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K. Hori, C. Sotozono, K. Yamasaki, M. Ozeki, Y. Kimura, Y. Tabata, S. Kinoshita; Gelatin Hydrogel as Controlled–Release Carrier of Growth Factor on Ocular Surface . Invest. Ophthalmol. Vis. Sci. 2005;46(13):2153.
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© ARVO (1962-2015); The Authors (2016-present)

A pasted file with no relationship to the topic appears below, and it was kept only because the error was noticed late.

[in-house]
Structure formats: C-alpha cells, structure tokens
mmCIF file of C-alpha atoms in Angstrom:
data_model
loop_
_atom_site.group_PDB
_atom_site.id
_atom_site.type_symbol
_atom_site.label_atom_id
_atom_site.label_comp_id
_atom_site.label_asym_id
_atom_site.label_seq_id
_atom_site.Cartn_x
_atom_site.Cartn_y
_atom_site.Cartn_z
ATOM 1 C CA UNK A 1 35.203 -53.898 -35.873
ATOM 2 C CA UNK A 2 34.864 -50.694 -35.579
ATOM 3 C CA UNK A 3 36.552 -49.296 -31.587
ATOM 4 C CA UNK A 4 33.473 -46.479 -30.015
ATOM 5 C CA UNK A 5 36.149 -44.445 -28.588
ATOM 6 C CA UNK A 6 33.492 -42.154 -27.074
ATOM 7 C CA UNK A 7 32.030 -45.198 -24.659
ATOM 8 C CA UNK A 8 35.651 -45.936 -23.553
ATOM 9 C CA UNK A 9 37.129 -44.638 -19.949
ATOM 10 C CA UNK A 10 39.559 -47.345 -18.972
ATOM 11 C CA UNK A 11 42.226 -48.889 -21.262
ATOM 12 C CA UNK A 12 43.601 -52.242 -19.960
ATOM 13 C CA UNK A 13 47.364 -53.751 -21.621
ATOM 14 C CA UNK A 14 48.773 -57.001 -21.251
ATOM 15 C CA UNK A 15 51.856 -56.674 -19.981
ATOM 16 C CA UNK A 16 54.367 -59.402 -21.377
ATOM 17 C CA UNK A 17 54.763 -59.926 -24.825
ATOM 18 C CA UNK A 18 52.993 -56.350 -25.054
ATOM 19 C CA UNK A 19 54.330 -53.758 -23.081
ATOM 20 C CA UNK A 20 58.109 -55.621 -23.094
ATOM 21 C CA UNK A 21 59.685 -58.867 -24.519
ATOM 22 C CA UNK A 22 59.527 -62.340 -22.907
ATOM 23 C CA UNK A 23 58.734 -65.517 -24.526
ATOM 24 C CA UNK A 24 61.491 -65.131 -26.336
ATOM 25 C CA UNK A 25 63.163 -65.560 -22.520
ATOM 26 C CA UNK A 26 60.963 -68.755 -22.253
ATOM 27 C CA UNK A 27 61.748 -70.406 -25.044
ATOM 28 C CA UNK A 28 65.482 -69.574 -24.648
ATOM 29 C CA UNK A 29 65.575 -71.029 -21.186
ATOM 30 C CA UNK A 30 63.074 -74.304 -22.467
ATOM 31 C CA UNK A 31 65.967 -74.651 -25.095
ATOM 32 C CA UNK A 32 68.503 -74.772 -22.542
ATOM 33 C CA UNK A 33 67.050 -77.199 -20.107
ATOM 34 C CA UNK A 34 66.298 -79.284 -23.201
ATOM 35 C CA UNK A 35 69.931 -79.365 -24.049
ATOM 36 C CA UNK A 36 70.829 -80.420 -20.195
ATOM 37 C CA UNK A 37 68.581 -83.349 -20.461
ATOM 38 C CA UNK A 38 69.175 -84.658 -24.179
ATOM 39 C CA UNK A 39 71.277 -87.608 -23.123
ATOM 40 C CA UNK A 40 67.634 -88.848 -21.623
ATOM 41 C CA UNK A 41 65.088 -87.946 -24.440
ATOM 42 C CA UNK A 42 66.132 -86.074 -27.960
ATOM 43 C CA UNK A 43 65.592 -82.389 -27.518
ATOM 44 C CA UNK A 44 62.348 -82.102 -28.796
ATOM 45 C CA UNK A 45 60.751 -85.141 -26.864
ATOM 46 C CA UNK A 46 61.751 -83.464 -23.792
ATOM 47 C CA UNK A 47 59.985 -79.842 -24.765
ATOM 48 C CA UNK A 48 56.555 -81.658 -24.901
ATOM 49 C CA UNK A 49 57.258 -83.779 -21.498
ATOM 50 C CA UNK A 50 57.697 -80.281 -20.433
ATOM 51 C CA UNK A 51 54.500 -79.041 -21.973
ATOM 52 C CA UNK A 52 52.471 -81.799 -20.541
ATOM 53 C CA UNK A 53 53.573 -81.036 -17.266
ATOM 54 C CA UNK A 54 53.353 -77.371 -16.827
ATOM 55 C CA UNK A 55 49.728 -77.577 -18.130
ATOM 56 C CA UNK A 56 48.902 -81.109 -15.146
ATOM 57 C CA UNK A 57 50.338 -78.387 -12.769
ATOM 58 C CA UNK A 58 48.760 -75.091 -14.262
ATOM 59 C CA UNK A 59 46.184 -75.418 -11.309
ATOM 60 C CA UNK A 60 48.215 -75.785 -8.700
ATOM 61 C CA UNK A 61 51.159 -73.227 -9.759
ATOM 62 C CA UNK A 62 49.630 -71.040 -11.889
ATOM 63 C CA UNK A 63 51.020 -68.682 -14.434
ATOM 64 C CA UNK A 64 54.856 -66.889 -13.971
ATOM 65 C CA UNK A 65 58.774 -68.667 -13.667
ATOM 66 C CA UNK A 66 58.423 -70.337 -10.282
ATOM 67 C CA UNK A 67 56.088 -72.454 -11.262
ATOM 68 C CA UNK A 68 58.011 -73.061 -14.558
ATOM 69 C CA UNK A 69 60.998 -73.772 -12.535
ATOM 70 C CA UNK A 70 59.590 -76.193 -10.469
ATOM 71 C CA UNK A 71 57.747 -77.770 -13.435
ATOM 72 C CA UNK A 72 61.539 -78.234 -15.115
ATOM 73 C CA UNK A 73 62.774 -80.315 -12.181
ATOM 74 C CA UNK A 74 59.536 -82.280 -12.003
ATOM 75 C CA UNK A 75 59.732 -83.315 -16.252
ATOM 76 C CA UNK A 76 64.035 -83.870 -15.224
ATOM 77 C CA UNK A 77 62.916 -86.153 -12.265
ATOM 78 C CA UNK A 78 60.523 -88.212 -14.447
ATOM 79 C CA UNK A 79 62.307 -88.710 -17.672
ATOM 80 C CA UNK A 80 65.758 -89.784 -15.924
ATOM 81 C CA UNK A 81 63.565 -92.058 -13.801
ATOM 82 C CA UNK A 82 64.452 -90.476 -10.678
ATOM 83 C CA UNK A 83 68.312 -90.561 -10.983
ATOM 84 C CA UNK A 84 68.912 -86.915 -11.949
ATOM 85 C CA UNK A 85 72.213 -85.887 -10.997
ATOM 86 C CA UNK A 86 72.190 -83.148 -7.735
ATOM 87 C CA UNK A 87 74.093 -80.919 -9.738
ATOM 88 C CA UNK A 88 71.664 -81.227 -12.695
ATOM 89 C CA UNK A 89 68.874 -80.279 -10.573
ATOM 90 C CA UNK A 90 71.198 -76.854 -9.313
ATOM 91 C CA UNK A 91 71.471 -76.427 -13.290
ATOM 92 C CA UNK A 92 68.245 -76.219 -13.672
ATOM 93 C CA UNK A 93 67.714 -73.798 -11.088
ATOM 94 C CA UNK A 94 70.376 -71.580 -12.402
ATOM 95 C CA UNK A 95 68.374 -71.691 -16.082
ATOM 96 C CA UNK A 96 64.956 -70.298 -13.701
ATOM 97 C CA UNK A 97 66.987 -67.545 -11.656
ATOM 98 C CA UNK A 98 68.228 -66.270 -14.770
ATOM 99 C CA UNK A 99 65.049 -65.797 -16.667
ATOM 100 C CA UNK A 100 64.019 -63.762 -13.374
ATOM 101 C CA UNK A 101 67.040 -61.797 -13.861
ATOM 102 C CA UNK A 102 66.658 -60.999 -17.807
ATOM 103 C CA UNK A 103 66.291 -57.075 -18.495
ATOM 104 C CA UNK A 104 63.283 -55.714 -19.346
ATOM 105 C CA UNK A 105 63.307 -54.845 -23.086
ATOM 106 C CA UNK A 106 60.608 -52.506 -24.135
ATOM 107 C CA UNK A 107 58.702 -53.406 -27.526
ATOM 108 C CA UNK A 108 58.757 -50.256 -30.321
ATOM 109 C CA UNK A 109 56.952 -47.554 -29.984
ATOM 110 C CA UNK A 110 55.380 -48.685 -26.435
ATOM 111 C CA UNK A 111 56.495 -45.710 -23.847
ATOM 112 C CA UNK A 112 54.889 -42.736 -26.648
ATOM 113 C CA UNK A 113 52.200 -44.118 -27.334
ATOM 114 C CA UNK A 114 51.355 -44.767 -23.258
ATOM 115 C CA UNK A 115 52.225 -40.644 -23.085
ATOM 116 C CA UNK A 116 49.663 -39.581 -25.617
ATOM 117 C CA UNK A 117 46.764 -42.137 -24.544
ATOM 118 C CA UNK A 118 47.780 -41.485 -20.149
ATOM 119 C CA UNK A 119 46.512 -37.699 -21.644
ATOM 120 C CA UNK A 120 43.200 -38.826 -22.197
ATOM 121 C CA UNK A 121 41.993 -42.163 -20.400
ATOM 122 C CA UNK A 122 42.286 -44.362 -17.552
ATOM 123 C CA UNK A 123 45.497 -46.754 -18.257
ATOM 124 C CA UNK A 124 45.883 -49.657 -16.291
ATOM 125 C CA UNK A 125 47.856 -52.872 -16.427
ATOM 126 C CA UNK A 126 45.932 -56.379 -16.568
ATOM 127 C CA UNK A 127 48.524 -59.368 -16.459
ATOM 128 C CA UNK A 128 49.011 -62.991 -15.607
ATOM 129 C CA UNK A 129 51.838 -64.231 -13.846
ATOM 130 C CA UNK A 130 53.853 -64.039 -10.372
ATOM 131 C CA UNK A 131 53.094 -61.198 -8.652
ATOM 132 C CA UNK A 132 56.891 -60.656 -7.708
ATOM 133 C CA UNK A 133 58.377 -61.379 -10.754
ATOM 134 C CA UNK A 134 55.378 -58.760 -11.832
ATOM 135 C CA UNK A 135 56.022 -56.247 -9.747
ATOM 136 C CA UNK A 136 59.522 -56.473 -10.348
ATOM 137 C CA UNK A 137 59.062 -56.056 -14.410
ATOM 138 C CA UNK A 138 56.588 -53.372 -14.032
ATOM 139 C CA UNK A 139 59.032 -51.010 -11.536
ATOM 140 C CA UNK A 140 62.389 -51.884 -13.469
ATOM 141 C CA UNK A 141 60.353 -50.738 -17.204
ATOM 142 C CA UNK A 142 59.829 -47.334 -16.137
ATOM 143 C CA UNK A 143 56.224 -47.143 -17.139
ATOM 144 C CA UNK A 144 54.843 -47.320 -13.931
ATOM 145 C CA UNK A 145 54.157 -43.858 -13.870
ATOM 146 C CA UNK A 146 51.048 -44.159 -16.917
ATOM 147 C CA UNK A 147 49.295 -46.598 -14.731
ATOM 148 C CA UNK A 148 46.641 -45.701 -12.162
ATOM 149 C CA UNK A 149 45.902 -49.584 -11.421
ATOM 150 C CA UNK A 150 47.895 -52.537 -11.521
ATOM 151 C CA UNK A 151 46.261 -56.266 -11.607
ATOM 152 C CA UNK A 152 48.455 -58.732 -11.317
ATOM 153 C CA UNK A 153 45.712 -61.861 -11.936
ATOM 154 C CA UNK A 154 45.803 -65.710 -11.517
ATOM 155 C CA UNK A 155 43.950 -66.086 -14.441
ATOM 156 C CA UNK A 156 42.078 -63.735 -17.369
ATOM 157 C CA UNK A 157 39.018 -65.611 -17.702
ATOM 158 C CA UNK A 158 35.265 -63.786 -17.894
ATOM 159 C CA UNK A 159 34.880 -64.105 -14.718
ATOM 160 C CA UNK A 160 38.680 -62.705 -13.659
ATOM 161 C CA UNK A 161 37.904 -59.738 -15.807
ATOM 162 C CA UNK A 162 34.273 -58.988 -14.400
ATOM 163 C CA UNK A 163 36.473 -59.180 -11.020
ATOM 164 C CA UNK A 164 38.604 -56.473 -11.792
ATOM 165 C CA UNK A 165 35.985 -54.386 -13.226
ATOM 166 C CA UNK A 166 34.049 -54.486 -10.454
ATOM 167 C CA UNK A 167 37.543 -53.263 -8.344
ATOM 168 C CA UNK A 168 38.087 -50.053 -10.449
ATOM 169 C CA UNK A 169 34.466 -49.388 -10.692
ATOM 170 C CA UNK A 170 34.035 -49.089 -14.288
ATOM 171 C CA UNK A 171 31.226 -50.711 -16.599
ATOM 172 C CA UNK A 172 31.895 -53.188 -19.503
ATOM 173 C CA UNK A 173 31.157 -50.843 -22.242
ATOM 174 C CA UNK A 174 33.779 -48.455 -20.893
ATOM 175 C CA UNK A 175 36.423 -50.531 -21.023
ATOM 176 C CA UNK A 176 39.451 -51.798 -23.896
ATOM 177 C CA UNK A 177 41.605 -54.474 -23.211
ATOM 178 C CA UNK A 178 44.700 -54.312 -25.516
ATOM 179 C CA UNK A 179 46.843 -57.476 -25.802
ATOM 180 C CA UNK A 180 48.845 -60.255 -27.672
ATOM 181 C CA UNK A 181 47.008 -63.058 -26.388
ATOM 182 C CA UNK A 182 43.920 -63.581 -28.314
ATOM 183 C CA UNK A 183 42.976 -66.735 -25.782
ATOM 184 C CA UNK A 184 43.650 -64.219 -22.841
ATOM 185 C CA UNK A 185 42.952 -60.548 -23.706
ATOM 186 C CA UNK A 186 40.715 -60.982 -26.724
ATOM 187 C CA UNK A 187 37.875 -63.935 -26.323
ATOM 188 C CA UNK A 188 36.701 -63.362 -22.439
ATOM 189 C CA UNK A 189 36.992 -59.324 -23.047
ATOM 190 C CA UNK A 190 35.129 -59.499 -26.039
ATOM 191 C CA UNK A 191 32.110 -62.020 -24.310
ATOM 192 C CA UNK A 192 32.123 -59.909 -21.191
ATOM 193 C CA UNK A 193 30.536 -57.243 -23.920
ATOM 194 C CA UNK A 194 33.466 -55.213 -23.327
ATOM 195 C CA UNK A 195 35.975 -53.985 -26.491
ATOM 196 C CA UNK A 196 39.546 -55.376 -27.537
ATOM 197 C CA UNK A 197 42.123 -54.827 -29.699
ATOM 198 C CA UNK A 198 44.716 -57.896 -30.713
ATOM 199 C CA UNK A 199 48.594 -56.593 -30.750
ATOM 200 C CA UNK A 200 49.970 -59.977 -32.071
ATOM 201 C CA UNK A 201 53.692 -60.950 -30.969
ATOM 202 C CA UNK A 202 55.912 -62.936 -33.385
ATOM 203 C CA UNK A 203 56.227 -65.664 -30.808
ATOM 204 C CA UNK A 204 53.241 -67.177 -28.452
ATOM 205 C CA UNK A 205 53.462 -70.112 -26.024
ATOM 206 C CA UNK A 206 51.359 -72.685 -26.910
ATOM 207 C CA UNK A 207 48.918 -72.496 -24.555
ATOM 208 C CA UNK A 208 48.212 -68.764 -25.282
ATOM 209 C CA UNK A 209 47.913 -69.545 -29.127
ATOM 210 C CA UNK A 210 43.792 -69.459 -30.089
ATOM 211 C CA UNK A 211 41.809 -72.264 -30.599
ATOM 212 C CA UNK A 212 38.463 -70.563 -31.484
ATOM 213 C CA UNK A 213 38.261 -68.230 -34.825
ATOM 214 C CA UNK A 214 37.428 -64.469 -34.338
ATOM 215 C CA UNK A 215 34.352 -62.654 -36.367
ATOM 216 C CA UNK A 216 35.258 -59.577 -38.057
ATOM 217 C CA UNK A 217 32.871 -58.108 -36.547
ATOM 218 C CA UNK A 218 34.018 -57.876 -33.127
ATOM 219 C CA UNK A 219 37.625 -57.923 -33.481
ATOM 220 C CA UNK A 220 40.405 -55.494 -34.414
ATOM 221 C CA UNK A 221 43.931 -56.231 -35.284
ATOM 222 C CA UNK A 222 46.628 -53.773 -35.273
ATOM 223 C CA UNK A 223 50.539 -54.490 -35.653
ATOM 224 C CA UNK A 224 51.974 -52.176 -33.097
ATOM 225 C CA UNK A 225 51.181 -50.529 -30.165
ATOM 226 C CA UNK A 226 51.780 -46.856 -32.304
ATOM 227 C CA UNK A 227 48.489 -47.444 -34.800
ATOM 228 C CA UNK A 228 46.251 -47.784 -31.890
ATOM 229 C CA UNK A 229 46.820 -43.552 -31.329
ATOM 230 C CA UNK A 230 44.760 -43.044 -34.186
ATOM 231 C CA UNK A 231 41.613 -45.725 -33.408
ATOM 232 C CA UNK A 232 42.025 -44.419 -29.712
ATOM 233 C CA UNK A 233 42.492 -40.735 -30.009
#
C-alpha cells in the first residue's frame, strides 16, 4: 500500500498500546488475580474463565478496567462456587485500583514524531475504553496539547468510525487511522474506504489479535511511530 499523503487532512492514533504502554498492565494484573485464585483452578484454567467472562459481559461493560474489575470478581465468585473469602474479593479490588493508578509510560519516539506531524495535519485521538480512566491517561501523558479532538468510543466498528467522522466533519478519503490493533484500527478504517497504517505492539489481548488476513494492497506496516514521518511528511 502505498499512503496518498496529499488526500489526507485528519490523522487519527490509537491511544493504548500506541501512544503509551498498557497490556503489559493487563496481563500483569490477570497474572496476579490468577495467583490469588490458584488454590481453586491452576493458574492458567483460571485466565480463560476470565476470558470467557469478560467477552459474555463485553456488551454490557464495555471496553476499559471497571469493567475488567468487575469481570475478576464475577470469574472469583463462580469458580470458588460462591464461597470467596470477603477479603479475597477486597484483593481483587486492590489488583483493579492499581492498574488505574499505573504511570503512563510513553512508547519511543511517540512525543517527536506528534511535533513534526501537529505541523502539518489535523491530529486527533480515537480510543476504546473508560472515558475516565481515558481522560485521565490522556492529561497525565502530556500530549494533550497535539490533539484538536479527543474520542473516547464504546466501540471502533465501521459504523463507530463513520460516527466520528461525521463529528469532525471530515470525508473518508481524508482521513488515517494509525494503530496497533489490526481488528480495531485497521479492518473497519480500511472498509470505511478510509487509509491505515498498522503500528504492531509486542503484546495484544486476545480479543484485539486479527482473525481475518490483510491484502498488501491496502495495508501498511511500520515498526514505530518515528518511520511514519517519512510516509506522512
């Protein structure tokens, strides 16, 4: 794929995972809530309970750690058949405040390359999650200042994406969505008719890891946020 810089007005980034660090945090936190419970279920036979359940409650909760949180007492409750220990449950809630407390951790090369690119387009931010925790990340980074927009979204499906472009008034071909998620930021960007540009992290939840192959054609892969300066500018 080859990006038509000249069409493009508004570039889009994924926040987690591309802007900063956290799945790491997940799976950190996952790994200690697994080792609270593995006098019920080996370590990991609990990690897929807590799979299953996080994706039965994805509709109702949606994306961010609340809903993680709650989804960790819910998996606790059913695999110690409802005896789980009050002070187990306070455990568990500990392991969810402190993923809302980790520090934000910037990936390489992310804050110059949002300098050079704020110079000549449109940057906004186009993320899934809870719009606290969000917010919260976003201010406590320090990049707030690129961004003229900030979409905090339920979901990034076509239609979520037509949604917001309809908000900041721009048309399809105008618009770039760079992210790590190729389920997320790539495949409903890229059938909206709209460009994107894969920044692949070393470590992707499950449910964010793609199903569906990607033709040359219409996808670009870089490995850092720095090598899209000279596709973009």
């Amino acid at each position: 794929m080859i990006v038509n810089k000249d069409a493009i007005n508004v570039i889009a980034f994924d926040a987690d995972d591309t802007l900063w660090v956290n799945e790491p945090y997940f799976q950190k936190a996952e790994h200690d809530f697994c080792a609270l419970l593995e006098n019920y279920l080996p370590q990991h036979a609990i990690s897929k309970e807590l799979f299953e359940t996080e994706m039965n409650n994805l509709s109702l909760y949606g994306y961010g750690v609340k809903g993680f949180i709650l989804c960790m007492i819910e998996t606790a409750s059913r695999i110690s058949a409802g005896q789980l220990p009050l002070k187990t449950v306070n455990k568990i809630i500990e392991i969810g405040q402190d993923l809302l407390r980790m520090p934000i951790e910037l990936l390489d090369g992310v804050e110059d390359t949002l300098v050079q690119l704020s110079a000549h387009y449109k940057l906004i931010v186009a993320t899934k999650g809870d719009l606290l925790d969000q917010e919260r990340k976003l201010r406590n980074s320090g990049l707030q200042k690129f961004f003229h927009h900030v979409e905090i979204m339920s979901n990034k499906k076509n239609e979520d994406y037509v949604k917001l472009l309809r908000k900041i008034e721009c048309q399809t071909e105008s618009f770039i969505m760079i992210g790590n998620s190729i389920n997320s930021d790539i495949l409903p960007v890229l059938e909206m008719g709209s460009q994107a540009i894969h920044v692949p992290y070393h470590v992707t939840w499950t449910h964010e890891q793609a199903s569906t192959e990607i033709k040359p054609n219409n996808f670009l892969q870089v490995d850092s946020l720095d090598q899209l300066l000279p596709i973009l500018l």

Purpose: We have prepared several variations of biodegradable hydrogels from gelatin that has the ability to physicochemically interact with some growth factors, enabling their controlled release, have thereby successfully enhanced growth factor biological activities. Growth factor is released as a result of hydrogel degradation. The object of this study is to investigate the feasibility of using gelatin hydrogel for the controlled release of growth factor on the ocular surface. Methods: We used epidermal growth factor (EGF) as a representative growth factor. A biodegradable hydrogel was prepared from a cationic derivative of gelatin that can interact with EGF. The cationized gelatin hydrogel, with 125I–labelled EGF incorporated, was placed in the conjunctival sacs of mice, and the residual radiation was measured at different time intervals to evaluate the in vivo profile of EGF release. Hydrogel incorporating 5 µg of EGF was placed on a round defect of rabbit cornea (177 mm2) and the defect area was measured by image analyzing software to evaluate the healing process (n=6). In addition, epithelial proliferation was assessed immunohistochemically by counting the number of Ki67–positive cells. EGF–free cationized gelatin hydrogel was used as control. Results: Cationized gelatin hydrogel incorporating EGF remained over 7 days in the conjunctival sacs. When hydrogel incorporating EGF (E+) was applied to the corneal epithelial defect, defect area decreased to 10.0 ± 13.7 mm2 at 4 days after wounding; this was a significantly greater decrease than that seen with EGF–free hydrogel (E–) (49.3 ± 22.4 mm2) (p=0.01). The number of Ki67–positive cells at the peripheral unwounded cornea was 11 (E+) and 1.4 (E–) cells/mm. Conclusions: Cationized gelatin hydrogel is a promising carrier for controlled release of biologically active EGF on the ocular surface. This growth factor controlled–release system can be applied to other growth factors and may provide a novel treatment option for severe ocular surface diseases.
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